Playing from the right side or off the striker he cemented his place as a fans favourite. He continued to be a nuisance to defenders at home and in Europe with his quick feet, clever movement and an eye for a pass. Goals like his first in front of the Kop against Charlton – 30 yards out, the ball seemed to be heading wide before majestically curling into the net was the icing on the cake. Luis could make something out of nothing and was someone who could ‘unlock the door’.
There were times when despite the wonder goals and clever skill he would lose the ball and put the team under pressure. He occasionally drifted in and out of games which would frustrate a number of fans. I saw past Luis’ flaws after meeting him at Melwood. When he first arrived, his English was limited so he was made up when we conversed in Spanish. He was amazed that a fan had took the time to make him feel at ease. Garcia now holds a special place in my heart.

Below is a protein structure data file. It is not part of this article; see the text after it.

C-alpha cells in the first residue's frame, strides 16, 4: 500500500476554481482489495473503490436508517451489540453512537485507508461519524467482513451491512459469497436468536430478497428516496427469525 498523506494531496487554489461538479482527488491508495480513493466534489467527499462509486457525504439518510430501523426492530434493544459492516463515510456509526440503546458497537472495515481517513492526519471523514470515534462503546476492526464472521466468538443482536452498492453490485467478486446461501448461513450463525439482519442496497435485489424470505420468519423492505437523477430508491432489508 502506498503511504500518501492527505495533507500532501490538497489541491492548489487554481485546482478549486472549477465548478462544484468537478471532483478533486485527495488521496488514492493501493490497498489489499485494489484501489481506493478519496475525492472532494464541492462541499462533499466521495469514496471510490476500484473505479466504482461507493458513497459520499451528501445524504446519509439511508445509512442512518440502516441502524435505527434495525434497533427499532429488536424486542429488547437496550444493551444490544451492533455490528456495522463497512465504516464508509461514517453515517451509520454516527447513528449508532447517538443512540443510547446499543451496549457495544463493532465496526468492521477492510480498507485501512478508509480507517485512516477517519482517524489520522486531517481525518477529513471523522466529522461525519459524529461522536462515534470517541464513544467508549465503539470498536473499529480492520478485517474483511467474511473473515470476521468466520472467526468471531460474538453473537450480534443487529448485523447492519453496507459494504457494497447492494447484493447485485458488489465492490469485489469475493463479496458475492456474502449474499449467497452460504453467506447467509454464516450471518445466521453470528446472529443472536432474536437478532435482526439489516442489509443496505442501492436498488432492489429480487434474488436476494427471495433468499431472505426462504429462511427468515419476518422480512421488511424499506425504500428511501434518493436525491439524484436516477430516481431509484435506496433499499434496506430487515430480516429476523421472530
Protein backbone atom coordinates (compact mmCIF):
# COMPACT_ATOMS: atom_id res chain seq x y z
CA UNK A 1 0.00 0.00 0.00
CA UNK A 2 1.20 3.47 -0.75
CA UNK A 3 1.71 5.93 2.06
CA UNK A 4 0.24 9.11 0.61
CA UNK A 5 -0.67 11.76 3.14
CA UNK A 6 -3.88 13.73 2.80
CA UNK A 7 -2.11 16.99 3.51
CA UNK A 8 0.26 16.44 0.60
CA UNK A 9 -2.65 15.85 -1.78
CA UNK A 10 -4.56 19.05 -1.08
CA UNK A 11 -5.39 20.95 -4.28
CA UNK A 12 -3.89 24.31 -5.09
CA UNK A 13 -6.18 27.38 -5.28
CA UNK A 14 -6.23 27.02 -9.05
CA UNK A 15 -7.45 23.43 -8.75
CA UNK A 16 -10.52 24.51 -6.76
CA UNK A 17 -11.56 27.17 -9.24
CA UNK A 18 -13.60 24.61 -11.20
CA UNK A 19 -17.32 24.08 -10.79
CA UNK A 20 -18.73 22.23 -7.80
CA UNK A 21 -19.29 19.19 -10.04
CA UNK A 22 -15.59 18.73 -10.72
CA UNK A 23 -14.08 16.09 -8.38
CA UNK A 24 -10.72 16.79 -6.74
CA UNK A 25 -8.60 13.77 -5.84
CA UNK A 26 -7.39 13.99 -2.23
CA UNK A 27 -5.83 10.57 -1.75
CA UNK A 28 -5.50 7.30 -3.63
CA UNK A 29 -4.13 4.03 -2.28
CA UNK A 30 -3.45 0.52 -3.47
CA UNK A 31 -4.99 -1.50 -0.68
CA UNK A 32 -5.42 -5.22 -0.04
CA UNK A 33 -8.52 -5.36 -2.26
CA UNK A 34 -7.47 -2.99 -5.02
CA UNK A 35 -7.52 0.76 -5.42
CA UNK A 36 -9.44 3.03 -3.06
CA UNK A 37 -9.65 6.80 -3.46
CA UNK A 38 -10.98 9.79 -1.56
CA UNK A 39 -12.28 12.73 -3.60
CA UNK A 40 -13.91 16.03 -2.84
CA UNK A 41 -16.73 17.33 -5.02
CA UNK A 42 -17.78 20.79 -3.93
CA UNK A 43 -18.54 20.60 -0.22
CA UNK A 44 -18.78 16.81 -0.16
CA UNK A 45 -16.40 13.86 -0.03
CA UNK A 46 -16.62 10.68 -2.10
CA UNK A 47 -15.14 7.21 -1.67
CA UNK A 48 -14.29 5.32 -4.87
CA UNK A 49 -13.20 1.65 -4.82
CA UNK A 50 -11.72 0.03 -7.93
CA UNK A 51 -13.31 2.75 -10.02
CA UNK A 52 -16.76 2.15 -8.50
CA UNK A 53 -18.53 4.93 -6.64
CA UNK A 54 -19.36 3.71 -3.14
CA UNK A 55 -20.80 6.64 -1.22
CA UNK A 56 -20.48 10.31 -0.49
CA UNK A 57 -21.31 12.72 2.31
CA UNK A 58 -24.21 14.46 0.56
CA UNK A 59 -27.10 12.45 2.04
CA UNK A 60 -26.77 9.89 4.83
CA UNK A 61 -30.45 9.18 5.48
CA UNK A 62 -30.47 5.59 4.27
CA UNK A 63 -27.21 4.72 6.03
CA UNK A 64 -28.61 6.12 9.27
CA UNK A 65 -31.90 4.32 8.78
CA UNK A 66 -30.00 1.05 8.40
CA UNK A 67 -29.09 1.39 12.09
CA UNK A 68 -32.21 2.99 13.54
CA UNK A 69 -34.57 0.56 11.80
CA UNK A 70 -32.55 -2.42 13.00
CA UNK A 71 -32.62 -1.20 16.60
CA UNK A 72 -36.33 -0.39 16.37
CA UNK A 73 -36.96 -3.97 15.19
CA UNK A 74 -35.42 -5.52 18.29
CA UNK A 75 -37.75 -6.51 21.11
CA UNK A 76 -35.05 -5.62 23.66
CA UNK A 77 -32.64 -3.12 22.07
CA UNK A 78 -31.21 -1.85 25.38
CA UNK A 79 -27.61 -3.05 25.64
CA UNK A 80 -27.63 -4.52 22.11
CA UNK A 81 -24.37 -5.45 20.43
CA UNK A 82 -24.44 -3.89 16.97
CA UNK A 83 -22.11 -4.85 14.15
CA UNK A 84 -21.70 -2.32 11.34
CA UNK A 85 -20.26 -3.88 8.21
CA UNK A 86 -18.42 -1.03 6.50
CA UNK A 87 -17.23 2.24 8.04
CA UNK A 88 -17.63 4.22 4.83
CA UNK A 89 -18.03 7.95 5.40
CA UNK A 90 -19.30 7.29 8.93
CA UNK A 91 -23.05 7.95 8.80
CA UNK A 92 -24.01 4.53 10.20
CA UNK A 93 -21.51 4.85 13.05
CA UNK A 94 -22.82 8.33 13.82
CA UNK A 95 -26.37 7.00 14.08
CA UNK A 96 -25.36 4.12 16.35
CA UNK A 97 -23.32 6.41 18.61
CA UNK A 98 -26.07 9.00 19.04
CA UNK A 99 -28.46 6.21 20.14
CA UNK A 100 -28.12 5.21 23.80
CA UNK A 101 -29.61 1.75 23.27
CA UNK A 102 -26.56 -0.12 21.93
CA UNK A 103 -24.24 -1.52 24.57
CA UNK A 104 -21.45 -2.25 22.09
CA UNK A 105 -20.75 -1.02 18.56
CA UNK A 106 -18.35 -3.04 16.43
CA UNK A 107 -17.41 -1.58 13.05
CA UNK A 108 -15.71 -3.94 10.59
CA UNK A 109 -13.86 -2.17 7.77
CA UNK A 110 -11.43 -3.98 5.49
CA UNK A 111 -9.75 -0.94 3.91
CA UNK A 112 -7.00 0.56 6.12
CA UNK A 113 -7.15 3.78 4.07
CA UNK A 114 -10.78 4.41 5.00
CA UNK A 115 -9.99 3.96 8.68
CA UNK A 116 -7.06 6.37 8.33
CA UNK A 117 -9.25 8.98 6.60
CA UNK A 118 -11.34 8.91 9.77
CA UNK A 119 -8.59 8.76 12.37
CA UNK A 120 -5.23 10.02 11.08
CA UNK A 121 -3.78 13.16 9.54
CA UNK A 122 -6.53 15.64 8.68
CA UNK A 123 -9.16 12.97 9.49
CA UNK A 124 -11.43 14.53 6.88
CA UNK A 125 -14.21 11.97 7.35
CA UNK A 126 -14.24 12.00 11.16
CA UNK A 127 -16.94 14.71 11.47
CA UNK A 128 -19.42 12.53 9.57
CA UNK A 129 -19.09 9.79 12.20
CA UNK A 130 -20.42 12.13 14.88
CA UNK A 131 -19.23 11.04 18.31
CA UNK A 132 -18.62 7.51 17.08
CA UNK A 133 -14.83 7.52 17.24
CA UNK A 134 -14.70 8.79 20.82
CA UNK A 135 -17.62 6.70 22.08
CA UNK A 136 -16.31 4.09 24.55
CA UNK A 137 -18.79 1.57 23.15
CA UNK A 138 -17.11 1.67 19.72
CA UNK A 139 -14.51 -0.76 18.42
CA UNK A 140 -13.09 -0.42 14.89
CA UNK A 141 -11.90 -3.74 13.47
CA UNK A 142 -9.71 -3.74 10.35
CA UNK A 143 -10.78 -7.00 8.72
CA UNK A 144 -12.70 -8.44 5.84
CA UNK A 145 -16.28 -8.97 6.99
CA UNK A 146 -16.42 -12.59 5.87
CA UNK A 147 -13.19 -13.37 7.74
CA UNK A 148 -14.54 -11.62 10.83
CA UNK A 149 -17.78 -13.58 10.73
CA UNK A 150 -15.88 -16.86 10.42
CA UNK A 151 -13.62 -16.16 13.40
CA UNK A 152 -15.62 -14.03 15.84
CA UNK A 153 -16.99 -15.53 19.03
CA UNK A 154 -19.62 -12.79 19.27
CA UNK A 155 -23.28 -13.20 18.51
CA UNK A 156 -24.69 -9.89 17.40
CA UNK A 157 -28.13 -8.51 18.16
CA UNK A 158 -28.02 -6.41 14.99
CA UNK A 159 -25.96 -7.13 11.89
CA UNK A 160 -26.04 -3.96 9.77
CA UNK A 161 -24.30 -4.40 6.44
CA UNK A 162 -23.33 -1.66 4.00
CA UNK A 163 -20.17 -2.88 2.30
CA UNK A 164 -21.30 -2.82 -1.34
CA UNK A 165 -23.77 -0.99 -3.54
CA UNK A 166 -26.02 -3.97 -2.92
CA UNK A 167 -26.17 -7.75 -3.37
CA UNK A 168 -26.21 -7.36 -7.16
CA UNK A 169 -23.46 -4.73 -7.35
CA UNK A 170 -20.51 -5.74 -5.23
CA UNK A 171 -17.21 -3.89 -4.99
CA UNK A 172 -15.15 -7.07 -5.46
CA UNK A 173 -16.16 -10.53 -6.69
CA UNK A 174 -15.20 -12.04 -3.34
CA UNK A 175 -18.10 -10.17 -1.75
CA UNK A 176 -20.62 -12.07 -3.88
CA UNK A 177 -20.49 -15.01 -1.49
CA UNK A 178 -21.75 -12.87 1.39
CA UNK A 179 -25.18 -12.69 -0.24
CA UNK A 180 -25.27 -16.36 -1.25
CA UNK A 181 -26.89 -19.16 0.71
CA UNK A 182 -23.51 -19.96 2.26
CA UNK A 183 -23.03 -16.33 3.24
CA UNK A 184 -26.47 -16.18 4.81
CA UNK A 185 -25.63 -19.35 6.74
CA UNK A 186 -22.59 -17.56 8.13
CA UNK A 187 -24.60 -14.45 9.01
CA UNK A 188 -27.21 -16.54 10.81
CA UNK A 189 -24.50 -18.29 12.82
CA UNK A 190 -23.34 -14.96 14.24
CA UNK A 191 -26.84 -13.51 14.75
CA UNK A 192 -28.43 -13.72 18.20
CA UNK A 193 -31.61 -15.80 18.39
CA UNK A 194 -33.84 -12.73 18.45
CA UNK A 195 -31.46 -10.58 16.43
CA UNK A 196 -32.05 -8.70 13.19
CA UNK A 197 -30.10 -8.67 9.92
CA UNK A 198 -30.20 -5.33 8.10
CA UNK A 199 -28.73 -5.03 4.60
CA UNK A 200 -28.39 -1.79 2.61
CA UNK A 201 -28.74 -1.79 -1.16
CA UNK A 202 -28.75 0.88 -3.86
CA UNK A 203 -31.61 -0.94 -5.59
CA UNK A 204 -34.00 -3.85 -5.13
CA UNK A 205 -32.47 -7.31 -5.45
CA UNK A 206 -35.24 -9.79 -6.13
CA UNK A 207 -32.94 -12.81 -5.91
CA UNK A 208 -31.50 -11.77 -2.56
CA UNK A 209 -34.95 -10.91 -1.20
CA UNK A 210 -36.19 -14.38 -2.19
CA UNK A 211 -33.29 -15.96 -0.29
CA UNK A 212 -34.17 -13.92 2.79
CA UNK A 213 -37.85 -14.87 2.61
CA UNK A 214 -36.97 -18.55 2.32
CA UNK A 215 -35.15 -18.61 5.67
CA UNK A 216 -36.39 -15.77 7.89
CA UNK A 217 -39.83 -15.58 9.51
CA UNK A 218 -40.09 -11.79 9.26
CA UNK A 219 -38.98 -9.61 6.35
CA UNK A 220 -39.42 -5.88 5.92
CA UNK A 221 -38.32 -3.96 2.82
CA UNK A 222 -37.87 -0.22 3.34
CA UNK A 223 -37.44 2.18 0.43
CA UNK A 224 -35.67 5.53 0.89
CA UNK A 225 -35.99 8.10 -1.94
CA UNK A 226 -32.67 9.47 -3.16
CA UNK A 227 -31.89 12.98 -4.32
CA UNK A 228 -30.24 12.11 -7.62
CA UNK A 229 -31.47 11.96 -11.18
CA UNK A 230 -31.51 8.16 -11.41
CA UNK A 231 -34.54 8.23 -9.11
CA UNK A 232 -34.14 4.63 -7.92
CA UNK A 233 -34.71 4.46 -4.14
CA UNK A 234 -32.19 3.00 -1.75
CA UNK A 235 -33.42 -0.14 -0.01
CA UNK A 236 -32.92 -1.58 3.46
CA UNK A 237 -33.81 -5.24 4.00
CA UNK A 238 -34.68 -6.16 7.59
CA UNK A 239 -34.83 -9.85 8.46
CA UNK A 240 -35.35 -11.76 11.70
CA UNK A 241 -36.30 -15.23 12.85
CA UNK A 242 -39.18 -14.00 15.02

It was the knockout rounds of the UEFA Champions League that Luis came to the fore. He scored 3 vital goals over both legs against German side Bayer Leverkusen, who had Berbatov and Voronin in their ranks.
Liverpool were drawn against Italian side Juventus in the quarter finals, and tensions were running high before the game at Anfield as it was the first time we had both played each other since the Heysel disaster. Luis scored a fantastic goal after a cross from French youngster Anthony Le Tallec. The whole ground celebrated as Garcia’s 25 yard volley flew past Buffon in the Anfield Road goal. This was Luis at his very best.
His most important goal in the Champions League was still yet to come…